Omagh relatives to press Paterson for inquiry
The secretary of state is to meet relatives of those killed and injured in the Omagh bombing later to discuss calls for an independent inquiry.
It will be Owen Paterson's first meeting with them.
Twenty-nine people, including a woman expecting twins were murdered in the Real IRA atrocity in August 1998.
Michael Gallagher, whose son Aidan died in the bombing, said relatives were hoping for a "new beginning, with a new government".
"The secretary of state has already said he's not ruling out the possibility of further inquiries and we feel we can make a good case for that," Mr Gallagher said.
"We don't want a long expensive inquiry , we believe there's no need for it.
"All of the people in Omagh that died or were injured, we know what the cause was, it was the criminals who brought the car bomb into Omagh.
"The people who have information are only a small group of people, so there's no need for a long, open-ended very expensive inquiry."
Mr Gallagher said there had been a number of inquiries into Omagh before - carried out by the police ombudsman and a Commons select committee - but they had only focused on narrow aspects of the atrocity and had raised as many questions as they had answered.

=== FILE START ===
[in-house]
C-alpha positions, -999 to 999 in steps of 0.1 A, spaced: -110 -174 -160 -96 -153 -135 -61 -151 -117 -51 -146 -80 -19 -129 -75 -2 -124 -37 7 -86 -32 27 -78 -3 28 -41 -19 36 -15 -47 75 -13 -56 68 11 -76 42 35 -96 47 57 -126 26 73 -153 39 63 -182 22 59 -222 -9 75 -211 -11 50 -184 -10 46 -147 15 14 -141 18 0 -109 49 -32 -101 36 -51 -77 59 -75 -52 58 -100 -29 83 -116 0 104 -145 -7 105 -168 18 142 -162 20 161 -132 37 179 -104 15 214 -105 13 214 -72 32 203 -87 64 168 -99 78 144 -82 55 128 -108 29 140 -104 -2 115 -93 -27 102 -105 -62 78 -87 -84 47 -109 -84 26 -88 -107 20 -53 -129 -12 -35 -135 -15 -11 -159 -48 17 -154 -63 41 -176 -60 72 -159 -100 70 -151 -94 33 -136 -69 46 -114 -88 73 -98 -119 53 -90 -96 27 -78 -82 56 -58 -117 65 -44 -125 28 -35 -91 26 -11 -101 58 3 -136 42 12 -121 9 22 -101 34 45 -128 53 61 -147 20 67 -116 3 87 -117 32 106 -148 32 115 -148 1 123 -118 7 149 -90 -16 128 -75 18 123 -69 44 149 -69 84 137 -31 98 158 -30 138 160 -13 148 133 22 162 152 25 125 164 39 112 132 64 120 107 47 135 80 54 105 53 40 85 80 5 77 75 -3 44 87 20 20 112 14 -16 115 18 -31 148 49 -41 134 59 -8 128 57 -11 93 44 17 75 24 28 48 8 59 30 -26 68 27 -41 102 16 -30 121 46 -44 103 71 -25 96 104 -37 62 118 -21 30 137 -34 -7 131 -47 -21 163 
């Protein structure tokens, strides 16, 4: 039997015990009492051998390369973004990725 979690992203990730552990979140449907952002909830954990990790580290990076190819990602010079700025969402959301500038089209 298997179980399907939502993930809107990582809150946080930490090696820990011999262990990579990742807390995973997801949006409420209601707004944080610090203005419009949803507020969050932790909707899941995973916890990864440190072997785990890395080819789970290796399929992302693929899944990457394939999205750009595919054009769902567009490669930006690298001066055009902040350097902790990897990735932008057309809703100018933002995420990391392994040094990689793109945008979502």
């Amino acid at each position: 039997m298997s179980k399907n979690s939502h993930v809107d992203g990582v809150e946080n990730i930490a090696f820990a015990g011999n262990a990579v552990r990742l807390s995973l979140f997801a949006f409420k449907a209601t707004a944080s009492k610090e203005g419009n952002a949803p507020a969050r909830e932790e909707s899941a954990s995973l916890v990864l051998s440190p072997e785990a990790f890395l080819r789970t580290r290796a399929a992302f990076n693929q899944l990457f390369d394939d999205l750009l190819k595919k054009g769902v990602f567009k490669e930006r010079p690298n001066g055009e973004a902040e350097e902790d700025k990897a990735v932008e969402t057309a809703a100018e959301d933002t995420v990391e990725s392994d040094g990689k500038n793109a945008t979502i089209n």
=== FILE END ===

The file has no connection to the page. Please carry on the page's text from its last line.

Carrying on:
He said he was hopeful the British government would be more helpful than the Irish government had been.
"The government in the south has been very, very reluctant and very uncooperative, it's been very frustrating for the families," Mr Gallagher said
He said the families could be forced to take their case to Europe to "embarrass" the two governments.
"But we would rather work with the government, it's important the families have some public closure on Omagh."
In June 2009 the families won a civil case against four men they blamed for the attack.
However, the only man found guilty in a criminal case of participating in the atrocity, 58-year-old Colm Murphy, had his conviction overturned on appeal.
Murphy's nephew Sean Hoey was later found not guilty in a separate trial.